Security of post-liberation Mosul uncertain

Participation of Shia militias in upcoming campaign to free ISIL-held Mosul could spark sectarian conflict, experts warn

Security of post-liberation Mosul uncertain

World Bulletin / News Desk

Once the ISIL extremist group is expunged from Mosul, the stability of the city is far from guaranteed due to ongoing differences between the groups left in charge, according to analysts.

Along with the Iraqi army, the upcoming campaign to recapture Mosul is expected to include Iraqi federal police and counter-extremism forces; the Hashd al-Shaabi (an umbrella group of Shia militias); the Hashd al-Watani (Sunni-Arab volunteer forces); armed pro-government tribesmen; and Kurdish peshmerga fighters.

According to Dlawer Ala Aldeen, founder of the Middle East Research Institute (MERI), an Erbil-based think tank, Mosul residents fear that some of these groups may not withdraw from the city once it is liberated.

They also fear the potential for sectarian conflict between the Shia Hashd al-Shaabi and other groups involved in the operation, Ala Aldeen said.

"The Hashd al-Shaabi should not maintain a presence or take action in the city without the consent of the local authorities," he told Anadolu Agency, referring to the Mosul provincial council’s stated opposition to the group’s presence in the city.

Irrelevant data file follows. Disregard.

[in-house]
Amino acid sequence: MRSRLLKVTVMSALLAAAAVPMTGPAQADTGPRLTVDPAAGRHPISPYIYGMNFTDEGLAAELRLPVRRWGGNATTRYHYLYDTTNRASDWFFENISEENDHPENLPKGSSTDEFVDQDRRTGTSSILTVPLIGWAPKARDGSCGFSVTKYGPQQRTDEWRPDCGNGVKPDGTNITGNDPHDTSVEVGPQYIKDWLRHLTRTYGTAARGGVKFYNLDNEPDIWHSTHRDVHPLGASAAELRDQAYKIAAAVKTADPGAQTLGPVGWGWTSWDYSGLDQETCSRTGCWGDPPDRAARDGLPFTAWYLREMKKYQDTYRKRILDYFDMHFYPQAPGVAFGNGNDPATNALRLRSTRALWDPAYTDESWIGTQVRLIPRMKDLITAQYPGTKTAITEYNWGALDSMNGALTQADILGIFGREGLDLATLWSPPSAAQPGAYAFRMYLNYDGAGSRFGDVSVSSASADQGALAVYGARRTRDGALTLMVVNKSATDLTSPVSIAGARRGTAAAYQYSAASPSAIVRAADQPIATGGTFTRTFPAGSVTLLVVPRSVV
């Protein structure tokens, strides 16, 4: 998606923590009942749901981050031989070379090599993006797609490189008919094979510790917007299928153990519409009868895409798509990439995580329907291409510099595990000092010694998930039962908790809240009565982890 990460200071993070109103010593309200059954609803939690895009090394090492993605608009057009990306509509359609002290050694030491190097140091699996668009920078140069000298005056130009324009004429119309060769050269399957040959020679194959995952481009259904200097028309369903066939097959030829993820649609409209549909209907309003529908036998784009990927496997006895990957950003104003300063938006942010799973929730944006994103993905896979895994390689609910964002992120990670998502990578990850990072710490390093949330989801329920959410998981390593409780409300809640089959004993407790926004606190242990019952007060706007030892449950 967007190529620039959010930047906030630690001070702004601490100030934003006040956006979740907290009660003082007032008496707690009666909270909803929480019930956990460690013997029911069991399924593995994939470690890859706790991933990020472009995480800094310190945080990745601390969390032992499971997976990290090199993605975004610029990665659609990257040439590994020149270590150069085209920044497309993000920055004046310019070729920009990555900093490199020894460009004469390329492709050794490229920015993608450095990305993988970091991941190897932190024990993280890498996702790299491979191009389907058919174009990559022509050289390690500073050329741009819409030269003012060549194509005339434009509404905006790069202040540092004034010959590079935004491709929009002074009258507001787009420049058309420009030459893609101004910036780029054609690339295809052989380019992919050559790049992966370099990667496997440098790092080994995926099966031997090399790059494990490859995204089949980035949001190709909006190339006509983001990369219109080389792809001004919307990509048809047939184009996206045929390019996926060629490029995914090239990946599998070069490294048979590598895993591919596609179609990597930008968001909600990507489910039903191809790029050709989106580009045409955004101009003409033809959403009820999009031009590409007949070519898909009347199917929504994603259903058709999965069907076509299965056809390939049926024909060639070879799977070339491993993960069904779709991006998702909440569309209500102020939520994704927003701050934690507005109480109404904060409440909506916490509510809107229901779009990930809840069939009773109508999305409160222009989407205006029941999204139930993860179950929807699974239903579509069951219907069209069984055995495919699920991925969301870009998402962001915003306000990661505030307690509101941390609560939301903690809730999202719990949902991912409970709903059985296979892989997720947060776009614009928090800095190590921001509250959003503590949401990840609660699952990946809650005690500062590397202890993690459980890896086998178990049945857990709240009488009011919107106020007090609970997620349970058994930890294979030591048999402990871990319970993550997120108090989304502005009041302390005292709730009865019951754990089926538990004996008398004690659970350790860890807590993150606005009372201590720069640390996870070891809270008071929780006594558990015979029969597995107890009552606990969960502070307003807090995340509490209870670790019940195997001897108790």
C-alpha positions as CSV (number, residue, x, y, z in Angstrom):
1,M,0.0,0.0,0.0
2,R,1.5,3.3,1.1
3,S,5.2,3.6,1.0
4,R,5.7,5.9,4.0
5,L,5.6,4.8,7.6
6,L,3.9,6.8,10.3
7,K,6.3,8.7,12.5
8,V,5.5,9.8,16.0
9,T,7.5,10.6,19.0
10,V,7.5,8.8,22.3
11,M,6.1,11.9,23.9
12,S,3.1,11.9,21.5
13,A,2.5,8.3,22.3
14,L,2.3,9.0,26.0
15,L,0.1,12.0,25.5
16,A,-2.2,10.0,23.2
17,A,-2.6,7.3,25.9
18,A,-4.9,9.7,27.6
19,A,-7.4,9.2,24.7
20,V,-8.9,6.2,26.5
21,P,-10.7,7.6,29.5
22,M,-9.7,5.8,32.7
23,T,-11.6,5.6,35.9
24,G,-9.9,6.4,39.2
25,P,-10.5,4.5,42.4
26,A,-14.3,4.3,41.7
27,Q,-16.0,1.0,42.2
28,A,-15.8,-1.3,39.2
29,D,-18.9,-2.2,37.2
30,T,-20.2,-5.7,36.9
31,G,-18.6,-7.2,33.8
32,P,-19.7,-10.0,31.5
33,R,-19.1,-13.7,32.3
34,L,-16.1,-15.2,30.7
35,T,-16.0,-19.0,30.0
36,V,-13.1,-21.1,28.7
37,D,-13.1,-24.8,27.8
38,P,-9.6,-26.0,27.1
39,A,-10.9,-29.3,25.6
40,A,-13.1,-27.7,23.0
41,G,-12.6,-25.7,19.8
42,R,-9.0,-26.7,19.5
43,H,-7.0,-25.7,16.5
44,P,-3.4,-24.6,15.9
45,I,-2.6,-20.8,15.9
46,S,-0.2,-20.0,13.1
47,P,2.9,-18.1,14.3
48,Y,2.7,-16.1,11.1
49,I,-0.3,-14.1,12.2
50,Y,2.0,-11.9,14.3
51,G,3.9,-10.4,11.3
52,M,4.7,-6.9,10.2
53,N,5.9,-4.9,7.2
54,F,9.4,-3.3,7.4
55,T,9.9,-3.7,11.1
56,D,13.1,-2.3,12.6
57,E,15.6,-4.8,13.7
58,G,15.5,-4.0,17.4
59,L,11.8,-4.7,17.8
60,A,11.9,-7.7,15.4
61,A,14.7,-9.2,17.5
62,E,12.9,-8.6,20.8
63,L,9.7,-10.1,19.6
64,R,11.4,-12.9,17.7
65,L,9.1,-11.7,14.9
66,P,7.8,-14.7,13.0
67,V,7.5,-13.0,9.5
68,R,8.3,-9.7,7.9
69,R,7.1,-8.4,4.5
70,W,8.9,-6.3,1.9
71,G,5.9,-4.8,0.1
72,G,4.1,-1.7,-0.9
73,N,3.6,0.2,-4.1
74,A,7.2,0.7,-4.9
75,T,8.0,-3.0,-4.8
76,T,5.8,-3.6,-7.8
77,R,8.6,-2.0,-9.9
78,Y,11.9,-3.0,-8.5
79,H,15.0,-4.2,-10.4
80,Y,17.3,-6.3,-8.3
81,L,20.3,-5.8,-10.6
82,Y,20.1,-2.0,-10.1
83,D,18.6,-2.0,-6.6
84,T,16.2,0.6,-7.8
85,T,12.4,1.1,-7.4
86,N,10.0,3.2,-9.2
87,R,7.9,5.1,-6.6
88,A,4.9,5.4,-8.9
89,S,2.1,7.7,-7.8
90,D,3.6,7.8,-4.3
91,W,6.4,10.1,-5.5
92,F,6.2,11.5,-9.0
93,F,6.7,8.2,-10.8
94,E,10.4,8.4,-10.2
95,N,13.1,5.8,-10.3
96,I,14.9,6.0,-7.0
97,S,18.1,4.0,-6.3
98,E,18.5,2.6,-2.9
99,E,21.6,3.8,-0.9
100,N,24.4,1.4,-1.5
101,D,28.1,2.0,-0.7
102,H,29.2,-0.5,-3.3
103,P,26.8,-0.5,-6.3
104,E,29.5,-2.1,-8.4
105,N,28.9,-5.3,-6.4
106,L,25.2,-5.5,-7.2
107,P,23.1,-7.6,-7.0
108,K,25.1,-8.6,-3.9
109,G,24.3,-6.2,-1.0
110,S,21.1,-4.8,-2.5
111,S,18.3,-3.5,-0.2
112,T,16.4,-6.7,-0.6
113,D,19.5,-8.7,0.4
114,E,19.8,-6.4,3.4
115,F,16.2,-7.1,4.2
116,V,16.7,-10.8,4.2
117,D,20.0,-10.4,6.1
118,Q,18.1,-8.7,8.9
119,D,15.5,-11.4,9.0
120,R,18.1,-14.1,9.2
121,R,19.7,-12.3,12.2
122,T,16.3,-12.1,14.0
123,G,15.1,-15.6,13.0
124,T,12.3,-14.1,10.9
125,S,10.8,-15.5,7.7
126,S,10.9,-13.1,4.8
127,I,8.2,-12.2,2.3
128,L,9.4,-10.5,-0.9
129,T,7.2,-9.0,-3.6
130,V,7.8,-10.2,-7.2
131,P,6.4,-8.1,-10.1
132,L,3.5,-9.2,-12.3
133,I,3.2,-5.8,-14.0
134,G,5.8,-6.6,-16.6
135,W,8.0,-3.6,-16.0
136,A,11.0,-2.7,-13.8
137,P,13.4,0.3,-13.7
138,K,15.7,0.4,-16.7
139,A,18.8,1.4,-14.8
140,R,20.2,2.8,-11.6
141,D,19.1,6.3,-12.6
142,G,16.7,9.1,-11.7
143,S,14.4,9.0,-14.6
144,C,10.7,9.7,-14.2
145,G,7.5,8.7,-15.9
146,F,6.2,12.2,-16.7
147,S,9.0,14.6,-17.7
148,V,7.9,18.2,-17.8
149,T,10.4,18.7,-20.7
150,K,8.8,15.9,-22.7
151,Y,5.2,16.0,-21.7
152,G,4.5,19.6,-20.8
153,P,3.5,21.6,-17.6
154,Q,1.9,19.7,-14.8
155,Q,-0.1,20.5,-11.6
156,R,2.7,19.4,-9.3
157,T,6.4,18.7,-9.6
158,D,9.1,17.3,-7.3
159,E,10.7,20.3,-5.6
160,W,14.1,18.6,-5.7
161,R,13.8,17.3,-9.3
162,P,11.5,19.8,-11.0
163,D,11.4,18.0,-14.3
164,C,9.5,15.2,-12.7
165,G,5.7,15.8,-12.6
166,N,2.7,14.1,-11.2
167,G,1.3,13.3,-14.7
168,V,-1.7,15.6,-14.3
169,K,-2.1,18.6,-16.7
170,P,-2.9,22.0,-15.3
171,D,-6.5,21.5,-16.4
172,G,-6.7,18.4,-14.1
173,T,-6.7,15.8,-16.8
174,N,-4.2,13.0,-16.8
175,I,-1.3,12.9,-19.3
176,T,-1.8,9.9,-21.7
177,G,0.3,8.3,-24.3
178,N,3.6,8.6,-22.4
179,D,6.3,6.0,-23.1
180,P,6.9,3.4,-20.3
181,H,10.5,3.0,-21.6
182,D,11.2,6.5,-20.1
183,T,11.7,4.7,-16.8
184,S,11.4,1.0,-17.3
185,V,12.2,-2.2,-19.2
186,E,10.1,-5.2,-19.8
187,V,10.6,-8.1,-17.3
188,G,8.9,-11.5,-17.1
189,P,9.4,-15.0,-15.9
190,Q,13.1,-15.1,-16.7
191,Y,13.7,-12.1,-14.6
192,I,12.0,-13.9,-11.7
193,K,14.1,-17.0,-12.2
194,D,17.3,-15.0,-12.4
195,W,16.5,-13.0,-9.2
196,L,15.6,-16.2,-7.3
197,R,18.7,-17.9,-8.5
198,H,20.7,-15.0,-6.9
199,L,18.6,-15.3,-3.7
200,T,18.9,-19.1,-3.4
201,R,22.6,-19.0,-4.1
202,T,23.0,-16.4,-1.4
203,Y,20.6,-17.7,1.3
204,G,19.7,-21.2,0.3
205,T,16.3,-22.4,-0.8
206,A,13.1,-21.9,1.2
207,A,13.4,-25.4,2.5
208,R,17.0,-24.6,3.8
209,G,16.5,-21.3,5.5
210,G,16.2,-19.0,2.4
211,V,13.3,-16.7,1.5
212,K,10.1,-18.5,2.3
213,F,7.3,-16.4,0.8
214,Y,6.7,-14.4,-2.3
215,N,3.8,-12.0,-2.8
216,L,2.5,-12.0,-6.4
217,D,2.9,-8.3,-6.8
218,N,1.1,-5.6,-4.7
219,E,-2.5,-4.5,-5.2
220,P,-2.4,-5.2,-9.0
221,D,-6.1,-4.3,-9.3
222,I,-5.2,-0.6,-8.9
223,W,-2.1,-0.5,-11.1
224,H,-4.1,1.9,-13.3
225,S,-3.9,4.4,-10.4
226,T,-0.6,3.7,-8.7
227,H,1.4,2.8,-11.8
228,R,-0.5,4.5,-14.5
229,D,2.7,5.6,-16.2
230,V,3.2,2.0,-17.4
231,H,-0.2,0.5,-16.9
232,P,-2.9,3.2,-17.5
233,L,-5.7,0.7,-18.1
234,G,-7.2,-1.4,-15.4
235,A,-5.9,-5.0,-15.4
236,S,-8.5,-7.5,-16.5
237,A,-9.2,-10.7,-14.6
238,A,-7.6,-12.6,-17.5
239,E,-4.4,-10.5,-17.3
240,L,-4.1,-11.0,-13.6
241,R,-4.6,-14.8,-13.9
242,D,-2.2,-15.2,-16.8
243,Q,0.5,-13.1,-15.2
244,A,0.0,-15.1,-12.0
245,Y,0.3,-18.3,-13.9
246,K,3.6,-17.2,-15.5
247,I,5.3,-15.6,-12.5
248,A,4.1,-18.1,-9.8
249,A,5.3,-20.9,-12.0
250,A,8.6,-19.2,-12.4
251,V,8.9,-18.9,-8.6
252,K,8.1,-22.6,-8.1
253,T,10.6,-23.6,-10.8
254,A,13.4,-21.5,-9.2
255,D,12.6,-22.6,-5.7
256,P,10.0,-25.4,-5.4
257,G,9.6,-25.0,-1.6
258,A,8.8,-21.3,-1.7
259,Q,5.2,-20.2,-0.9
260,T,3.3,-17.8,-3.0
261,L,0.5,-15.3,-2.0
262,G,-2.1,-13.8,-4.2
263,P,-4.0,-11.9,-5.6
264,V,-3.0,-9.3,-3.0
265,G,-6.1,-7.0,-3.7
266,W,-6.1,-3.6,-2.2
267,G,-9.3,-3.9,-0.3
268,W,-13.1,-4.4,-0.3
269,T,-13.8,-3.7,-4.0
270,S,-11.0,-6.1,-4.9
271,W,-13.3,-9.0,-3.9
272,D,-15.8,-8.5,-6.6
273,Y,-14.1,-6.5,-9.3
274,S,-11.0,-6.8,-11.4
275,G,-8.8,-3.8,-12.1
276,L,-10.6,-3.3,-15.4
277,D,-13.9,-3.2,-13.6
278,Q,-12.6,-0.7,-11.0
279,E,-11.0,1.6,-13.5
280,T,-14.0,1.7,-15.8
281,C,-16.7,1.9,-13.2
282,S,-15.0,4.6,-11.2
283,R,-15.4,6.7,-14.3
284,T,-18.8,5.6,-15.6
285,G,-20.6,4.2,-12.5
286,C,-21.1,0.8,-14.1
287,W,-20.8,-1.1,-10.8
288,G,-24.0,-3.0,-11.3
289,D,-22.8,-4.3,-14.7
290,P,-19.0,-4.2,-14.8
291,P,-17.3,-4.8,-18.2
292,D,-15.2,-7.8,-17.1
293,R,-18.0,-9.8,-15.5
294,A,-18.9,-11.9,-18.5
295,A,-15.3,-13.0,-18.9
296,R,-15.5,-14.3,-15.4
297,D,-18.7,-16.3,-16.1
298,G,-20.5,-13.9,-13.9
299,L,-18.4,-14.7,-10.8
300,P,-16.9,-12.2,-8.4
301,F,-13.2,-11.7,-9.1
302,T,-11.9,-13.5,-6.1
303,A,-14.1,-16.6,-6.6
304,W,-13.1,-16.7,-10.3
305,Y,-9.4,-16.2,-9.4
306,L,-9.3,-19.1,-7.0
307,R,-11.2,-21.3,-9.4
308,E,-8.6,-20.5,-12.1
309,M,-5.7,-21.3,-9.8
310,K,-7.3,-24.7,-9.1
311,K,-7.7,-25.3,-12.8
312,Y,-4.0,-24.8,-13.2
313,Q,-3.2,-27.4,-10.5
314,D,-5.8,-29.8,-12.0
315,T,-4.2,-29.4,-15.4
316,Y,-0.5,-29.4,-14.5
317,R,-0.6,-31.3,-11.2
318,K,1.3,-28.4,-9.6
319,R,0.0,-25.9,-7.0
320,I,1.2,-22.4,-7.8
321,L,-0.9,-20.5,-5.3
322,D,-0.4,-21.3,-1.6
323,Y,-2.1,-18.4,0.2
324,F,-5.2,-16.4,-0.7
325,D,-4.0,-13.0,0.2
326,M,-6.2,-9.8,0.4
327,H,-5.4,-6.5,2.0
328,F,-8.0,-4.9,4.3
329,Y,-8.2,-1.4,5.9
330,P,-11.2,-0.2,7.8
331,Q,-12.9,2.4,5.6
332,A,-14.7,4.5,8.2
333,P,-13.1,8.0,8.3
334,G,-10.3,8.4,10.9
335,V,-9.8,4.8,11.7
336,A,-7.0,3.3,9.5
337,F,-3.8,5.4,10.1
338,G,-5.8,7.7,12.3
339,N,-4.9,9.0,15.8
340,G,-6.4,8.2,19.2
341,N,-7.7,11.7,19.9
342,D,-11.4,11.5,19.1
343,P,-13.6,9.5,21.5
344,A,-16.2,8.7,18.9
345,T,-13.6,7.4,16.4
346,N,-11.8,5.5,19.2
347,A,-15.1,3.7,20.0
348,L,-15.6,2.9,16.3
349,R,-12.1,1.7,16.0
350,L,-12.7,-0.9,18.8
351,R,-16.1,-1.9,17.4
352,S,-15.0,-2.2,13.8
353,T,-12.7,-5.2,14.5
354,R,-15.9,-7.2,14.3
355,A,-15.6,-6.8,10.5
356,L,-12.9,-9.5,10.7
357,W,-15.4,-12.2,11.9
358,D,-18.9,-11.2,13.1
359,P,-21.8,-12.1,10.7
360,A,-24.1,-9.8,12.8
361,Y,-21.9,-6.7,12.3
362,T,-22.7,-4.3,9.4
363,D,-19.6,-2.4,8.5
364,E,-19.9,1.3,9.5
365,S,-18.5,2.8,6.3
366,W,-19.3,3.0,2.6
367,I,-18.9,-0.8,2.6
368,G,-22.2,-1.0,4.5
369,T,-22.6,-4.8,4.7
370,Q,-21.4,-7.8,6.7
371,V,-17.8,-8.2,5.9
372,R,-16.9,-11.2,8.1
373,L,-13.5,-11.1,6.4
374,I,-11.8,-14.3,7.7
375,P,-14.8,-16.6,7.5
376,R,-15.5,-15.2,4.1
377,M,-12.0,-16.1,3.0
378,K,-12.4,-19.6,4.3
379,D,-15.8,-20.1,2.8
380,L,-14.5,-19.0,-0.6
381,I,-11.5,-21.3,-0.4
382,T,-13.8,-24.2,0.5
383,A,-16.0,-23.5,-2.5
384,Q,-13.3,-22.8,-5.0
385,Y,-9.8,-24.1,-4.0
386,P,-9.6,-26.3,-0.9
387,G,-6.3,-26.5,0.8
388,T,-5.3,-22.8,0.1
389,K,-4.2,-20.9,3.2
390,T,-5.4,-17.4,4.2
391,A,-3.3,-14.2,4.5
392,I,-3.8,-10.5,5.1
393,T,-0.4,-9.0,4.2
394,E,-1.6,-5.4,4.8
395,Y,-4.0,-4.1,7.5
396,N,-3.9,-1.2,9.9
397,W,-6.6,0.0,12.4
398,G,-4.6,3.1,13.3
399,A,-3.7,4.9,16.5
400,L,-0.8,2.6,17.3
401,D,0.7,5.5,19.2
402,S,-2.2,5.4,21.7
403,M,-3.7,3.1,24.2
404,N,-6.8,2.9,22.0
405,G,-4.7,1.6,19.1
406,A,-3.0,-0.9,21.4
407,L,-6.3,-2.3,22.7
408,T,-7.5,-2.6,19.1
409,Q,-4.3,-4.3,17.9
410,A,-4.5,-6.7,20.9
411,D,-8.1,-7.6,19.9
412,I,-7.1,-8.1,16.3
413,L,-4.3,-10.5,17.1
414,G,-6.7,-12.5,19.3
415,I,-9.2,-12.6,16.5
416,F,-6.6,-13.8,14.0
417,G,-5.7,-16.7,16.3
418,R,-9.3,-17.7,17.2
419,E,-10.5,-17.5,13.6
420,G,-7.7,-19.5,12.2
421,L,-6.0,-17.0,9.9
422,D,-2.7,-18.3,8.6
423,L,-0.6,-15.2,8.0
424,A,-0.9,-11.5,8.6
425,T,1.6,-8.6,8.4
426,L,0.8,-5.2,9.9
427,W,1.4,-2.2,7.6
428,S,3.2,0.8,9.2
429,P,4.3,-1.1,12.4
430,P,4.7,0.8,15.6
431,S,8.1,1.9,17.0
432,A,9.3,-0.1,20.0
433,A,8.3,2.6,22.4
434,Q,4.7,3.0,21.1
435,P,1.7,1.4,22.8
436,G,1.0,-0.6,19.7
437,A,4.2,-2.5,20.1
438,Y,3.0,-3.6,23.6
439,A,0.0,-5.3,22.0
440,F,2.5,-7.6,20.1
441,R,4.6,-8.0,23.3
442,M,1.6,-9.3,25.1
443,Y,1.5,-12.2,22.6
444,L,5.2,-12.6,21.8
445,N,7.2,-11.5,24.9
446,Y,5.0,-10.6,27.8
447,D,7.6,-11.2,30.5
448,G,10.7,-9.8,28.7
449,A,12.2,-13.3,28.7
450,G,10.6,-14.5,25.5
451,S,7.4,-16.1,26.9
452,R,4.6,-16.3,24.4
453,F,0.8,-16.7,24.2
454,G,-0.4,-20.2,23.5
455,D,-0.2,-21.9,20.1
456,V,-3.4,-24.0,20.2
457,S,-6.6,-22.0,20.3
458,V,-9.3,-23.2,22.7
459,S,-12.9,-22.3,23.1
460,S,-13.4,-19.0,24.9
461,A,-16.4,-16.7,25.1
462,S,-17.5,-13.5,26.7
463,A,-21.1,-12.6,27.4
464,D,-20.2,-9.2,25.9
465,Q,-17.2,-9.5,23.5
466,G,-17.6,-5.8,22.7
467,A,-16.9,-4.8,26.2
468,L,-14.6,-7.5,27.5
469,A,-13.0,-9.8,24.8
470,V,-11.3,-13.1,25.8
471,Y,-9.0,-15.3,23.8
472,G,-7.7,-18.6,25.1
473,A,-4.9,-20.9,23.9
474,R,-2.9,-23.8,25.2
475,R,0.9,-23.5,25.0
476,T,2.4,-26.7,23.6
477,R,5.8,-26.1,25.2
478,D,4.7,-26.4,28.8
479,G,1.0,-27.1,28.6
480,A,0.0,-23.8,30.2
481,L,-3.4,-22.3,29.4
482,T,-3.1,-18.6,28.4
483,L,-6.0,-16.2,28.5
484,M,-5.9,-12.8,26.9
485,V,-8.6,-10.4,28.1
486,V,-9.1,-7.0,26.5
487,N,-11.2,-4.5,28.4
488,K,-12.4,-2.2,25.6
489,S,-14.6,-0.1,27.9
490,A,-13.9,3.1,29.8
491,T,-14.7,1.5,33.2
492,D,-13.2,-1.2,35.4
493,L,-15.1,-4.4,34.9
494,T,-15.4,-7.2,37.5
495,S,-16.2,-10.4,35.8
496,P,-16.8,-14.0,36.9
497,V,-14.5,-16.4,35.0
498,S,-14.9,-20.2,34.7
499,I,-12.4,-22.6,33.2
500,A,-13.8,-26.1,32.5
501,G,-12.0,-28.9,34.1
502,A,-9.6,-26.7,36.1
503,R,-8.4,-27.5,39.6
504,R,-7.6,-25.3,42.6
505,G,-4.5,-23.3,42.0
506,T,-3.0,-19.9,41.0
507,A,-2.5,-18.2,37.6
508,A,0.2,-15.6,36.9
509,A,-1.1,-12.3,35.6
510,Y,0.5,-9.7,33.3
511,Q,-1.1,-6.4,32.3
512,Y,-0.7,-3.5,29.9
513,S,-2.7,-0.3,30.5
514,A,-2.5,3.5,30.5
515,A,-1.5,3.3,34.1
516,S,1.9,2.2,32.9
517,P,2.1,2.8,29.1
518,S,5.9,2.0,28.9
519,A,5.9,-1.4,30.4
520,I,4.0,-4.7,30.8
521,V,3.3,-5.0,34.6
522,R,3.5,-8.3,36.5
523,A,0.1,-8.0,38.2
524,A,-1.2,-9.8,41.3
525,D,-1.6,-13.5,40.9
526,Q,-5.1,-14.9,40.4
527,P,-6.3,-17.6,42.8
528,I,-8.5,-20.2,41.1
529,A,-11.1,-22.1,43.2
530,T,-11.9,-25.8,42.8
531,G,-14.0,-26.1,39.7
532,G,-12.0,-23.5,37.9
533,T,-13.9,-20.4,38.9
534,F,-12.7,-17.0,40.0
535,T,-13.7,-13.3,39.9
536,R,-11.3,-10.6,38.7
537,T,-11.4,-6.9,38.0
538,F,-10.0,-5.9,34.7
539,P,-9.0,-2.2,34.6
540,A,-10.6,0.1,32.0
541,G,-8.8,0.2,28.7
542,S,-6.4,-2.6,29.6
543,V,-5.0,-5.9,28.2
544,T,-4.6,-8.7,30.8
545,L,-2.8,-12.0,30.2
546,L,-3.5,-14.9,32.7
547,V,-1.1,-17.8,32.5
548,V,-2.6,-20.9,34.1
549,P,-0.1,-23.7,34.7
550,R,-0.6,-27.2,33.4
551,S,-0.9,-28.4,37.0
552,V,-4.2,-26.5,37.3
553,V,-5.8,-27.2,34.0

Dylan O’Driscoll, a research fellow at MERI, for his part, warned that the Hashd al-Shaabi’s participation in the upcoming campaign -- which has been confirmed by Iraqi Prime Minister Hayder al-Abadi -- could lead to sectarian conflict.

- 'Fallujah scenario'

Speaking to Anadolu Agency, O’Driscoll noted that there was still no post-liberation plan for the ethnically and culturally diverse city, which, he warned, could lead to "big problems" later -- especially if the Hashd al-Shaabi insisted on maintaining a presence in Mosul.

He went on to warn of a repeat of the "Fallujah scenario", in which "the ‘liberators’ -- in the absence of a political agreement -- end up fighting each other for territory and control".

Earlier this month, Atheel al-Nujaifi, a leader of the Sunni Hashd al-Watani militia and a former governor of Iraq’s northern Nineveh province (of which Mosul is the regional capital), described the Hashd al-Shaabi’s participation in the Mosul campaign as "a big risk".

According to al-Nujaifi, Iraq’s Mosul region -- home to Sunni-Arab, Kurdish, Christian and Ezidi communities -- should be made into a "federal region" comprised of multiple provinces.

 

Güncelleme Tarihi: 30 Eylül 2016, 15:24
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